Secondly, as you know, NATO has taken over the responsibility for the PRT in Kunduz. NATO is preparing for... for ISAF expansion. NATO is preparing an operational plan. I have... I have made an appeal on all the nations who are already doing a lot of things to do more because it's important than in more parts of the country, also in the more difficult parts, we'll be able to participate to security and stability. That's what I meant by the wishes I still have.

Q: Yes, for Mr. Arnault, you mentioned that it's the time to take more ambitious steps. What would you like to see NATO doing right now? What are the priorities for you in terms what NATO can do to help spread that security?

Arnault: Well, there are basically three fields where NATO has already contributed and fields that need further expansion of international assistance.

One has just been mentioned by the Secretary General and that is PRTs. Why PRTs? Because PRTs have now established themselves clearly as perhaps the best tool to expand the rule and the writ of the central government, expanding the police -- which is something that all Afghans want, they want the restoration of the rule of law -- expanding the police, expanding to some extent the army as well, need some point of support. And PRTs have been and can continue to be this. They really can make a difference in terms of restoring the rule of law, not only in Kabul, not only the main cities, but also out in the countryside. First point.

Second point, the disarmament. And NATO, tomorrow, starts a very, very ground-breaking exercise in the concentration of heavy weapons in Kabul. And we believe that this kind of initiative repeated elsewhere, where heavy weapons are currently deployed, can make a big difference in terms of... of really freeing the country from the rule of the gun.

And we also suspect that, as the electoral process unfolds, there will also be a need for international forces to bring support. This is a huge undertaking with hundreds and hundreds of registration teams and (inaudible) reporting sites being deployed throughout...throughout the country. The military aspect will not be key of course. The key aspect will be ownership of this process by Afghans themselves, but surely there will be an element of security assistance, and in due time, we are sure that NATO will be able to assist.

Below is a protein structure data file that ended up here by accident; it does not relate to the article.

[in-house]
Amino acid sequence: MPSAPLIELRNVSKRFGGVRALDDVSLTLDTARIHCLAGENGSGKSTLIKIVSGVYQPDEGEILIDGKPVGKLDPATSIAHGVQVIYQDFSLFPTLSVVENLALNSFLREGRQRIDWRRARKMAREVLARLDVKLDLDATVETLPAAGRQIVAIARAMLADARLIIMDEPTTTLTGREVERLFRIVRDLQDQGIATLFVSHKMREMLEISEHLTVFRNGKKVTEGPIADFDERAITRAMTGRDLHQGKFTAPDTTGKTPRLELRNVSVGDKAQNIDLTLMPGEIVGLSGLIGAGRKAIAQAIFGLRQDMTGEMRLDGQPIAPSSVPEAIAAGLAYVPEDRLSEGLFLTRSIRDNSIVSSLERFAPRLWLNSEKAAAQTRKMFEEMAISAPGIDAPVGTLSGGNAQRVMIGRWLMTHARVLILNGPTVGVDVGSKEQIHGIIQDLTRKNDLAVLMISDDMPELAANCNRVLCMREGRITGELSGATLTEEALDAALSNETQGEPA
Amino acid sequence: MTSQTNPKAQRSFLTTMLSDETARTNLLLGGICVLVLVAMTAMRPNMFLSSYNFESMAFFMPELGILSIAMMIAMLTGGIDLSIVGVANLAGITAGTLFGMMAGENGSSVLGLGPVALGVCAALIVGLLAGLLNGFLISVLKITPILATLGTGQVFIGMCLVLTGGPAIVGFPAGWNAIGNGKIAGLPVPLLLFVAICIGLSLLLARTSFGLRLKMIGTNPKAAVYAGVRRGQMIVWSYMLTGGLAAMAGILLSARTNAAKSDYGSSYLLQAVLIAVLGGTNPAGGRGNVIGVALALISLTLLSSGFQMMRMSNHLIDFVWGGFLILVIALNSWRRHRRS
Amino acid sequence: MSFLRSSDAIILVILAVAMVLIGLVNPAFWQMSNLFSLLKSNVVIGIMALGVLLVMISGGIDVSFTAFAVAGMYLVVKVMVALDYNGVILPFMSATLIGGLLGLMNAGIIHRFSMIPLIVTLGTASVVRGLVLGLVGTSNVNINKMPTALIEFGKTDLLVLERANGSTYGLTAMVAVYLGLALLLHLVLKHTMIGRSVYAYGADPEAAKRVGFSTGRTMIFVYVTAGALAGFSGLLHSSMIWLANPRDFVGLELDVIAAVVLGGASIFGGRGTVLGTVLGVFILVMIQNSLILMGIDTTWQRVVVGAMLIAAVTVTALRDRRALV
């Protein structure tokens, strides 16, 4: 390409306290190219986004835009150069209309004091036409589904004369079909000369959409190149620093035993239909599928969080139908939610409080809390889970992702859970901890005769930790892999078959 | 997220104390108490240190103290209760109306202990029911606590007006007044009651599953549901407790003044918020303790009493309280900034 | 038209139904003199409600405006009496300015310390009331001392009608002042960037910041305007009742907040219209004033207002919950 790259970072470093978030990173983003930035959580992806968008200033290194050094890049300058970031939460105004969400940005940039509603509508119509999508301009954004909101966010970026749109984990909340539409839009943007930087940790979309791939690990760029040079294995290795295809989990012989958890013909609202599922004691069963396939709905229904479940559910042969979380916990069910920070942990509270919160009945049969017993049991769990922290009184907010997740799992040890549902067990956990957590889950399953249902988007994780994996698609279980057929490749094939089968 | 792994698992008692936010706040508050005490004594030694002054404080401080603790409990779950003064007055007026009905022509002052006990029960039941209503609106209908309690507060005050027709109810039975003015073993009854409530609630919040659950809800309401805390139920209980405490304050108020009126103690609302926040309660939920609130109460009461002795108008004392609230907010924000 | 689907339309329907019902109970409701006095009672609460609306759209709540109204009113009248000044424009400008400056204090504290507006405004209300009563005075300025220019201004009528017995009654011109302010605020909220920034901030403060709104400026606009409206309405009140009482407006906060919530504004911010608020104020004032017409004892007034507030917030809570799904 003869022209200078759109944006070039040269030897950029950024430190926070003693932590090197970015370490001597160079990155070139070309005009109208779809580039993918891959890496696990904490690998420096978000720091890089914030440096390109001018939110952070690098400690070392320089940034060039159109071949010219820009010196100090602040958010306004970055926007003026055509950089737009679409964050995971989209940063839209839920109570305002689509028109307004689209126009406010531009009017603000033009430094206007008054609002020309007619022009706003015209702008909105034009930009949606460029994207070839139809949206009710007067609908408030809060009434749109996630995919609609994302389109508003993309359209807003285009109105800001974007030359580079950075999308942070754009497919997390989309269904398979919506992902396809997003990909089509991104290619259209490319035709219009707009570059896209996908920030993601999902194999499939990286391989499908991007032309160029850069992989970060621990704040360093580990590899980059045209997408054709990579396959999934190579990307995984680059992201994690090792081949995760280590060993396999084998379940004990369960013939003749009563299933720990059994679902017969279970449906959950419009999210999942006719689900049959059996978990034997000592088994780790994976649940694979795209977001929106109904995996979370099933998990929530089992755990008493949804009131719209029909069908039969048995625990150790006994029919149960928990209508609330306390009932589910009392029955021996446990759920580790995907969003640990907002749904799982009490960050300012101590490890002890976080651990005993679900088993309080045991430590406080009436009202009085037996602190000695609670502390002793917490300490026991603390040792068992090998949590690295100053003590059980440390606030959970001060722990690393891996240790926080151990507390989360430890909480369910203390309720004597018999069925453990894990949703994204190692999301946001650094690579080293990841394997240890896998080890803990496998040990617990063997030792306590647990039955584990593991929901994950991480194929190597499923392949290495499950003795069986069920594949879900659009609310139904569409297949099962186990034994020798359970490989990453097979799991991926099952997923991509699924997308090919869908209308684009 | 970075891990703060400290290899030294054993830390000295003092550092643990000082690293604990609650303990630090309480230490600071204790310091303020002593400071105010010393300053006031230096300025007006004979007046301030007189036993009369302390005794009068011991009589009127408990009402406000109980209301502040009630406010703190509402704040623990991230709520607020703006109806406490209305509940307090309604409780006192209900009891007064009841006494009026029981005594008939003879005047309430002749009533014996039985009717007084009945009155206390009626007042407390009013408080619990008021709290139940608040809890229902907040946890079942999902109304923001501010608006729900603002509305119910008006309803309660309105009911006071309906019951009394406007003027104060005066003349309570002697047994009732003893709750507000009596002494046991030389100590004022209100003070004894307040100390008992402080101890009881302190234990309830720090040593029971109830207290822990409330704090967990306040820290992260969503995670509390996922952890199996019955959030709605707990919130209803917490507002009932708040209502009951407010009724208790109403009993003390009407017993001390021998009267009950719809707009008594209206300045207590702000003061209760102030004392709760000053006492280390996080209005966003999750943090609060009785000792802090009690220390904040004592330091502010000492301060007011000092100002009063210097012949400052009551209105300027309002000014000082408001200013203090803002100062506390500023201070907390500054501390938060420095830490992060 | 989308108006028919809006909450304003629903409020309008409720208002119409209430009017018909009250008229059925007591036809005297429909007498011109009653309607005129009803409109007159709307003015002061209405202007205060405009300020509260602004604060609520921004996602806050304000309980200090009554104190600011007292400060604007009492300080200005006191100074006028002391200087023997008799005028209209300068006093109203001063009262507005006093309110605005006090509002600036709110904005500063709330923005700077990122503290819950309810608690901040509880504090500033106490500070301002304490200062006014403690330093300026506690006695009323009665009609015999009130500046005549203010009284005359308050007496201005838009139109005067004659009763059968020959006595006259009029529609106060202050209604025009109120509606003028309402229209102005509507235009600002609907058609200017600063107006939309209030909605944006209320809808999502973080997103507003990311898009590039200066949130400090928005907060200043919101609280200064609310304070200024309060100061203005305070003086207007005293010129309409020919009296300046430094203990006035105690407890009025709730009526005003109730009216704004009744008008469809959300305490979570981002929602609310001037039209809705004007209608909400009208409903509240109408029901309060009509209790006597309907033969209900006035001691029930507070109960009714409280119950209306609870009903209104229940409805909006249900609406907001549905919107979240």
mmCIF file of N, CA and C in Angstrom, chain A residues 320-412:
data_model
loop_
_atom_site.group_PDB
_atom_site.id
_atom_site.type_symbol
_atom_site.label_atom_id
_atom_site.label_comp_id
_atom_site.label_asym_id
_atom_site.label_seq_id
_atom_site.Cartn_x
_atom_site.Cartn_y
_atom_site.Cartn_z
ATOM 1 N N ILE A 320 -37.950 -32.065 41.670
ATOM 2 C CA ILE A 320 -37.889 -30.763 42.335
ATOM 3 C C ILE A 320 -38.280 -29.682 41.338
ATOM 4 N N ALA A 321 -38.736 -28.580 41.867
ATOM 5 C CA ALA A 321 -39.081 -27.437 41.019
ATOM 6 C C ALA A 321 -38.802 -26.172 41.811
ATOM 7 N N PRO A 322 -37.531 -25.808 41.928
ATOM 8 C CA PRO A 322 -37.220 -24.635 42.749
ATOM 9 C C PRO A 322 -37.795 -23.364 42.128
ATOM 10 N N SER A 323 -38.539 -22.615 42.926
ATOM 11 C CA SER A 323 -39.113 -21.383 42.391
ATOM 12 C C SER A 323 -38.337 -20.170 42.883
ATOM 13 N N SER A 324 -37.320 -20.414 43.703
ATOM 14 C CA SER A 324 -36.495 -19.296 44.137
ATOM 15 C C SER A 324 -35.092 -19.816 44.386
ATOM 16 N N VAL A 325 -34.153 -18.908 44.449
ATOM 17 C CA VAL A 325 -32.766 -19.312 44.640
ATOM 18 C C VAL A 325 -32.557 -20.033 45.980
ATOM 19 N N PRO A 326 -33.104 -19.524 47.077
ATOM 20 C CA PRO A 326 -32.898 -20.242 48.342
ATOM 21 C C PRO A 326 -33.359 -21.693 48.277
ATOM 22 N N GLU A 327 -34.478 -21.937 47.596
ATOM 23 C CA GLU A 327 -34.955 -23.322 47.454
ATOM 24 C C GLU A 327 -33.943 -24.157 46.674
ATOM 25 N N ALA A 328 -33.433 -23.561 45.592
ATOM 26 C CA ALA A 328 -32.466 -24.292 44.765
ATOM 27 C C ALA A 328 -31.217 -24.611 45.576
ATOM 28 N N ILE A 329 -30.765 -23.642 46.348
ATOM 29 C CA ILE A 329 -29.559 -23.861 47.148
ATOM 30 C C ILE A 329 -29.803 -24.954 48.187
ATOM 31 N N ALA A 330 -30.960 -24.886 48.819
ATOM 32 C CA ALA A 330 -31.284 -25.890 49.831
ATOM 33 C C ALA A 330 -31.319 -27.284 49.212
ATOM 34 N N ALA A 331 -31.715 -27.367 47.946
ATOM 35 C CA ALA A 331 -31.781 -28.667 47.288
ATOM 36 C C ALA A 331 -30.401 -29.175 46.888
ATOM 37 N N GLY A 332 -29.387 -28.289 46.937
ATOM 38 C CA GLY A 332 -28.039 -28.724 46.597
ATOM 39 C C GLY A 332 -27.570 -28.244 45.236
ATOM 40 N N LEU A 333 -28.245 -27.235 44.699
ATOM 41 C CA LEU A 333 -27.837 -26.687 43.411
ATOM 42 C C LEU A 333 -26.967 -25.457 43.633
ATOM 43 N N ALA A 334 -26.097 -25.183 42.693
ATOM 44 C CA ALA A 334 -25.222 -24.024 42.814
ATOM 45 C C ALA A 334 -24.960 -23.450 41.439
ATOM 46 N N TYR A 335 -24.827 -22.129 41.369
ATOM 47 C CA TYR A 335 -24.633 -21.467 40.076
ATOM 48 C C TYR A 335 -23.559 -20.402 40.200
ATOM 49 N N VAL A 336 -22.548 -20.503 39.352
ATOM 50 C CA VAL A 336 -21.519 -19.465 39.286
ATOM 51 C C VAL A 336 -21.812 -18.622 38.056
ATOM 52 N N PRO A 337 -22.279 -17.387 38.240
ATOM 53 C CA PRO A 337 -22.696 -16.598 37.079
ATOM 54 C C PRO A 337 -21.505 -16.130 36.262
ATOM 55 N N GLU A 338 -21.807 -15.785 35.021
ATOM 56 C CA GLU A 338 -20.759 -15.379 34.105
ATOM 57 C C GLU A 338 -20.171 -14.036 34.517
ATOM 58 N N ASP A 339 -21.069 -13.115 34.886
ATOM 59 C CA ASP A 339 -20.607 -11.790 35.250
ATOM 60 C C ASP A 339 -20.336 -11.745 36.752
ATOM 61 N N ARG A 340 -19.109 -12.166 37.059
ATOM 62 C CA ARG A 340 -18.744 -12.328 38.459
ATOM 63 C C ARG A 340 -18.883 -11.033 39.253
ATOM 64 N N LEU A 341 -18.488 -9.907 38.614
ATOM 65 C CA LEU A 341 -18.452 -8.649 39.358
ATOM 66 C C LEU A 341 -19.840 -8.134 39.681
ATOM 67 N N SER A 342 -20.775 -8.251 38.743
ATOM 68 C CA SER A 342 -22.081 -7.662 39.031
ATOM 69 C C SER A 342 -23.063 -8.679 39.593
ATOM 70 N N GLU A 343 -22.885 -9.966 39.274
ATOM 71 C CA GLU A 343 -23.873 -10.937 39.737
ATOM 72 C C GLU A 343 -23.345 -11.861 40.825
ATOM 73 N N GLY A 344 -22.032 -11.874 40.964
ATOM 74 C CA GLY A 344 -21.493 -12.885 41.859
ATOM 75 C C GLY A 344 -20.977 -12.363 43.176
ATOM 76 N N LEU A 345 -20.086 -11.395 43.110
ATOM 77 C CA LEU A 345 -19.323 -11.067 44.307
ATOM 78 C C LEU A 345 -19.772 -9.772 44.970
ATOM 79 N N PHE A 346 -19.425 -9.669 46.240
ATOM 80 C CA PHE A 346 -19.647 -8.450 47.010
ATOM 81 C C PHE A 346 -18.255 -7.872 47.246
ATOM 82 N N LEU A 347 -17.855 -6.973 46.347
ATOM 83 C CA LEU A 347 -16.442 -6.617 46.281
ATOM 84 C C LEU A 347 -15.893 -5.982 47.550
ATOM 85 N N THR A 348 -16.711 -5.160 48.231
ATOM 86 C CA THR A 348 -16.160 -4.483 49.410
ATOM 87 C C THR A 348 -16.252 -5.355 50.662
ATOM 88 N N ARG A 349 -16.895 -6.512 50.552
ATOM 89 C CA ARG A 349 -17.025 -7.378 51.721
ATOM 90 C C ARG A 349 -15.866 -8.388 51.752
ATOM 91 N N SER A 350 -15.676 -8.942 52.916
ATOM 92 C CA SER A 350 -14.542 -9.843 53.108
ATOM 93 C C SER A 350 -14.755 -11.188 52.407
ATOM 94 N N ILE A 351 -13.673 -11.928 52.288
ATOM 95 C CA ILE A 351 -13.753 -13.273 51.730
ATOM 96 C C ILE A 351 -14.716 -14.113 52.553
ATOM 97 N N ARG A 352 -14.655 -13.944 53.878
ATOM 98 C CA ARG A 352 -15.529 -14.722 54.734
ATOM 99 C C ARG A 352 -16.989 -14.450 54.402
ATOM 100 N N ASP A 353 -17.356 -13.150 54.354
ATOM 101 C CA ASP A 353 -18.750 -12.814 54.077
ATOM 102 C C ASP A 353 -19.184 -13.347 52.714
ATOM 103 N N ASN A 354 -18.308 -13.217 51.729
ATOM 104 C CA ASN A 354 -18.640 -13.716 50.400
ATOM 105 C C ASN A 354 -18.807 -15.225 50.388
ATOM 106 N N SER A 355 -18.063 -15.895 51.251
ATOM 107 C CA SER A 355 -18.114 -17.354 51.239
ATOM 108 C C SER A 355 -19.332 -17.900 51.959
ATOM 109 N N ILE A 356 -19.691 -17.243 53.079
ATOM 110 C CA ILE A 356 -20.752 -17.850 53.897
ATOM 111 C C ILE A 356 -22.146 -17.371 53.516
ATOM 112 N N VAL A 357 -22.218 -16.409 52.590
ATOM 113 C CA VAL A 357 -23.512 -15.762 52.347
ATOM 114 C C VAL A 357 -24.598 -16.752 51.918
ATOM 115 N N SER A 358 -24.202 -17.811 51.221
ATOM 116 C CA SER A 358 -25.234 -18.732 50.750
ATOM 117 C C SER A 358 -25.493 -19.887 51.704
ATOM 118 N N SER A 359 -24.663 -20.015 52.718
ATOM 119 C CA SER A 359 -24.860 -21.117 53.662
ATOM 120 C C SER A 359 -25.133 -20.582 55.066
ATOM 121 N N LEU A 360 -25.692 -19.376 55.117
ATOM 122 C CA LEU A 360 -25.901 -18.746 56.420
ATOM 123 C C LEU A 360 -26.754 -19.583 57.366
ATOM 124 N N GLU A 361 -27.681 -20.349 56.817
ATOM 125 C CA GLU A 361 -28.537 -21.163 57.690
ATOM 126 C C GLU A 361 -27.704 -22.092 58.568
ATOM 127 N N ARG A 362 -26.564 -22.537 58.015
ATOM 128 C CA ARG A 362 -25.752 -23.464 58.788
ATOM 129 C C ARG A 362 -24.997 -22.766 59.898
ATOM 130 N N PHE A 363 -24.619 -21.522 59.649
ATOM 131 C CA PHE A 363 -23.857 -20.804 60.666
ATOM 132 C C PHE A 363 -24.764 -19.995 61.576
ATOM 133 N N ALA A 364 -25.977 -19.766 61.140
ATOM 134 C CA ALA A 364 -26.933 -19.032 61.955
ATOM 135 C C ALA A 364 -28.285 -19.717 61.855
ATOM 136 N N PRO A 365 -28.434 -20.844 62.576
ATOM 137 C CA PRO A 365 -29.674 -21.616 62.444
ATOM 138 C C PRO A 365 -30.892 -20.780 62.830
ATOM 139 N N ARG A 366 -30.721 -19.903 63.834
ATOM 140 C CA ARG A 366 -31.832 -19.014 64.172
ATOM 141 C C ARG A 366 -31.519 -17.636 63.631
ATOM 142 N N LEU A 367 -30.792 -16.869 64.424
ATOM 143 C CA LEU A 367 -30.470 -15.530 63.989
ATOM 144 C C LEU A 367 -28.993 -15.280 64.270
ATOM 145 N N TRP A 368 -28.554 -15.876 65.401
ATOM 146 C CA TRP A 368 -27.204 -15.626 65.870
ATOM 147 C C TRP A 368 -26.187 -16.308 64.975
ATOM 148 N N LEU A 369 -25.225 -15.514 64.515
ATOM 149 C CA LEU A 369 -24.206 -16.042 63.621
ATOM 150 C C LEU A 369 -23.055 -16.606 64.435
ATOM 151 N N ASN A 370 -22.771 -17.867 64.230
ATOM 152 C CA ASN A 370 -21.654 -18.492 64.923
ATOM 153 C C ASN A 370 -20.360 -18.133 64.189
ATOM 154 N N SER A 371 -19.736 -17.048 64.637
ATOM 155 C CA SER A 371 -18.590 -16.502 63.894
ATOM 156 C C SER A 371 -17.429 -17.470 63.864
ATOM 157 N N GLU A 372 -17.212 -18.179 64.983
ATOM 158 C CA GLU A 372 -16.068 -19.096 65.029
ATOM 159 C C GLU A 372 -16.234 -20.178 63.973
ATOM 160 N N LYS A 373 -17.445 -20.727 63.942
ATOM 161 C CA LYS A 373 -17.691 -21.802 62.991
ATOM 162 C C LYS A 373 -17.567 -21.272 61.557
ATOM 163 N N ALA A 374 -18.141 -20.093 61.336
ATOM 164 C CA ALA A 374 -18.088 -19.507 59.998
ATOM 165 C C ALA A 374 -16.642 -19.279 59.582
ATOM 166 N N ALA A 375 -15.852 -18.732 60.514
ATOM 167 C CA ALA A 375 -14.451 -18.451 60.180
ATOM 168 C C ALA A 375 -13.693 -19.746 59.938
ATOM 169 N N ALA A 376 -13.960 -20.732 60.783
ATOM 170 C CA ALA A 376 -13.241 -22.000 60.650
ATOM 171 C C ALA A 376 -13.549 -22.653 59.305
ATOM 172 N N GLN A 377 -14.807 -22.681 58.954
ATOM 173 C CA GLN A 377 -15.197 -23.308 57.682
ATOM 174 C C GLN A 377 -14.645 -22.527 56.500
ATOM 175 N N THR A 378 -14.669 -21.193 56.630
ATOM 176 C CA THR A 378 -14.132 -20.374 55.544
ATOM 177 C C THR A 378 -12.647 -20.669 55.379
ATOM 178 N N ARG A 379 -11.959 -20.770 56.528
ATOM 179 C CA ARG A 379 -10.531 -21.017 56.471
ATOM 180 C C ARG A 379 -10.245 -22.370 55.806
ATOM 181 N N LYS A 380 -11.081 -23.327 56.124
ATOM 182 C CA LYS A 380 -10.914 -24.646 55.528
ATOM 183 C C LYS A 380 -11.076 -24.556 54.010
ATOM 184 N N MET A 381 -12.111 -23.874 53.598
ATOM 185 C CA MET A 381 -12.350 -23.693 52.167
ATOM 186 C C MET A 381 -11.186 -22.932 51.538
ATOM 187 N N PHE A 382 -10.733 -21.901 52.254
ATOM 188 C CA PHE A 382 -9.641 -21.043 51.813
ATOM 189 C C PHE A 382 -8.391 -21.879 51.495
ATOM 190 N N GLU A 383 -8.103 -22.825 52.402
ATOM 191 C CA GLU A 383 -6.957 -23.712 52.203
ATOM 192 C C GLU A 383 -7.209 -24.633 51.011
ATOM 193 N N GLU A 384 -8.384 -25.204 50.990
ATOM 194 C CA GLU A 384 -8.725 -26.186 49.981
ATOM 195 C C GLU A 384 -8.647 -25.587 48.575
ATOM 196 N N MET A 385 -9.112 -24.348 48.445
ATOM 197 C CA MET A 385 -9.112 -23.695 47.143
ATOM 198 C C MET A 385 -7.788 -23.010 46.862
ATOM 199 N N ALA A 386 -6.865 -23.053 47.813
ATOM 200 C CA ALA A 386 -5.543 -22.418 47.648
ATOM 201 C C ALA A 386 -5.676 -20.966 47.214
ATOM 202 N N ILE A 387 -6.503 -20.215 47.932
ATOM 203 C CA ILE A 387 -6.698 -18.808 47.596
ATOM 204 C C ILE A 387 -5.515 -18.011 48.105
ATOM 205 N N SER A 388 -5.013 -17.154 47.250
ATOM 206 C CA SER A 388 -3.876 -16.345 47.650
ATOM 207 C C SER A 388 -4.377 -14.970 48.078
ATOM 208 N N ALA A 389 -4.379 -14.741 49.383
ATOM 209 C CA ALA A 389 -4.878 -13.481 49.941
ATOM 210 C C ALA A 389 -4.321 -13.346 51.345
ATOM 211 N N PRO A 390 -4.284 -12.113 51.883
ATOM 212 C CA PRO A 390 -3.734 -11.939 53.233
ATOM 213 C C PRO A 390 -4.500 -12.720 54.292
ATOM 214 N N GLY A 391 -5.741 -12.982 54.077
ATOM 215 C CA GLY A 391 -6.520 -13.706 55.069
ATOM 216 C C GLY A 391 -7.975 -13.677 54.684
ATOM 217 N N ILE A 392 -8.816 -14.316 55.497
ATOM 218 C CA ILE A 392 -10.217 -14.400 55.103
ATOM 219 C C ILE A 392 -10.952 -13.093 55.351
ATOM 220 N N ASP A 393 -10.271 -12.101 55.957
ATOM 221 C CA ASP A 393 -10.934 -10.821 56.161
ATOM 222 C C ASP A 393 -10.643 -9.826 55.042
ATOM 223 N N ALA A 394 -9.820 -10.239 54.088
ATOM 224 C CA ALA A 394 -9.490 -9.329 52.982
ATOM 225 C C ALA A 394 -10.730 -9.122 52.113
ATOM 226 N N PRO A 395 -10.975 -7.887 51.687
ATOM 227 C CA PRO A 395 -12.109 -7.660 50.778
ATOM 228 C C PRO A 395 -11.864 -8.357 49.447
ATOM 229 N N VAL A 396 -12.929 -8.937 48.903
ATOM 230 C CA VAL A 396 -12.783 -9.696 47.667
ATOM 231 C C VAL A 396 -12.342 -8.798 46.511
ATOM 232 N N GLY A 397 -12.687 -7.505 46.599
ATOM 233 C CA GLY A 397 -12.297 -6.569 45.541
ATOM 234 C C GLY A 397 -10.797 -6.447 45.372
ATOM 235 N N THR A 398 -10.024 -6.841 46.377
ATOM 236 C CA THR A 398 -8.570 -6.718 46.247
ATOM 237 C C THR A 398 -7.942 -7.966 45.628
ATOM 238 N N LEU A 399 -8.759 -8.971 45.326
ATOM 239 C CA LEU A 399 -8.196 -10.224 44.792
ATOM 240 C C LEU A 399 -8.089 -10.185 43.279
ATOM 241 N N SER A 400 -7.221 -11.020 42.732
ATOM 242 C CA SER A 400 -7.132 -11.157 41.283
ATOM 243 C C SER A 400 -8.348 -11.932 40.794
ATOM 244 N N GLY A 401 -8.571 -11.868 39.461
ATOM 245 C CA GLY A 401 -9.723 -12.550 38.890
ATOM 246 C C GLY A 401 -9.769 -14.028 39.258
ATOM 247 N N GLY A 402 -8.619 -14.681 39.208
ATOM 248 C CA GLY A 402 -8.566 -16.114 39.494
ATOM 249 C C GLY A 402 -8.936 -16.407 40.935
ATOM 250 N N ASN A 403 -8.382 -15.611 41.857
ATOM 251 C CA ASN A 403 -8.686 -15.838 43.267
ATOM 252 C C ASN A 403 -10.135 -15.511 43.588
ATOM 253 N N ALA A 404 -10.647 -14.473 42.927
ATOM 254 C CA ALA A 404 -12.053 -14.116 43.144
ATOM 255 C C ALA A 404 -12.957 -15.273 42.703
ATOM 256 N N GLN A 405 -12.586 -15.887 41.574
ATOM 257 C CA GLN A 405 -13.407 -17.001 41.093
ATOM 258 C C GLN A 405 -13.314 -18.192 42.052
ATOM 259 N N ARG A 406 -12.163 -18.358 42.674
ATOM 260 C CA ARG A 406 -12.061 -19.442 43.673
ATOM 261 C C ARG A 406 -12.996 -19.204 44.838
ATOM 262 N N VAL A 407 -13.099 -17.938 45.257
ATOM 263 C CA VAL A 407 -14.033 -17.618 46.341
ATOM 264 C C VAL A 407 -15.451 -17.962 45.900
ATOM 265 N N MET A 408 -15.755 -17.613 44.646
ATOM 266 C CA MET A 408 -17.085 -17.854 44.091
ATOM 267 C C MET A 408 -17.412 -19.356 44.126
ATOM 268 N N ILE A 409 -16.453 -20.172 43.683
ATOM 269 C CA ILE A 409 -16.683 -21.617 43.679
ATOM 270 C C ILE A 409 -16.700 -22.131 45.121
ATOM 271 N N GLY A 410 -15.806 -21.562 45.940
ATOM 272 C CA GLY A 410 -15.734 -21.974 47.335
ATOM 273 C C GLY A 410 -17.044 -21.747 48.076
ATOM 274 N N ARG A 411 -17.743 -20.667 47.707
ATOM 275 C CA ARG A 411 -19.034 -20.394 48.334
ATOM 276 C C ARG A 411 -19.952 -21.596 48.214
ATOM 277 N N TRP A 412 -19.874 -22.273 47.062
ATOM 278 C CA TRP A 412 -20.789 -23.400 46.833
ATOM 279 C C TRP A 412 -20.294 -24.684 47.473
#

Q: Léon Bruno, Agence France Presse. A question for the Secretary General. The predecessor, the special rep at the UN, Mr. Brahimi, just Sunday, I think was in an interview, said that it would need at least up to.... well, you would need up to 10,000 soldiers. That would do the job for security in Afghanistan -- new soldiers of course. So, where do we stand on that? Is that credible? Is that going to happen, do you think? Or is it a much smaller number that were... that...

de Hoop Scheffer: Well, I do not want to wish to speculate about numbers now. But you know that NATO is thinking hard because of the fact that it's the number one priority, about ISAF, about ISAF expansions, about new PRTs, about force protection. I told you already that an operational plan is being prepared to the moment, and what will come out of that, we'll have to see later. But I can't... I can't, let's say, answer your question if it's how many thousands of forces it would be. There's a lot to do. It's a very important task.

And let me stress once again, standing...standing beside Mr. Arnault, how important it is that all international organizations active in Afghanistan work as closely together. I mean, United Nations, European Union, NATO and all other organizations presently in Afghanistan should work together to bring security and stability to the country. But it's not for me, at the moment, a question of numbers.

de Hoop Scheffer: Thank you very much.

Arnault: Merci bien, merci bien, au revoir. Merci bien d'être venu.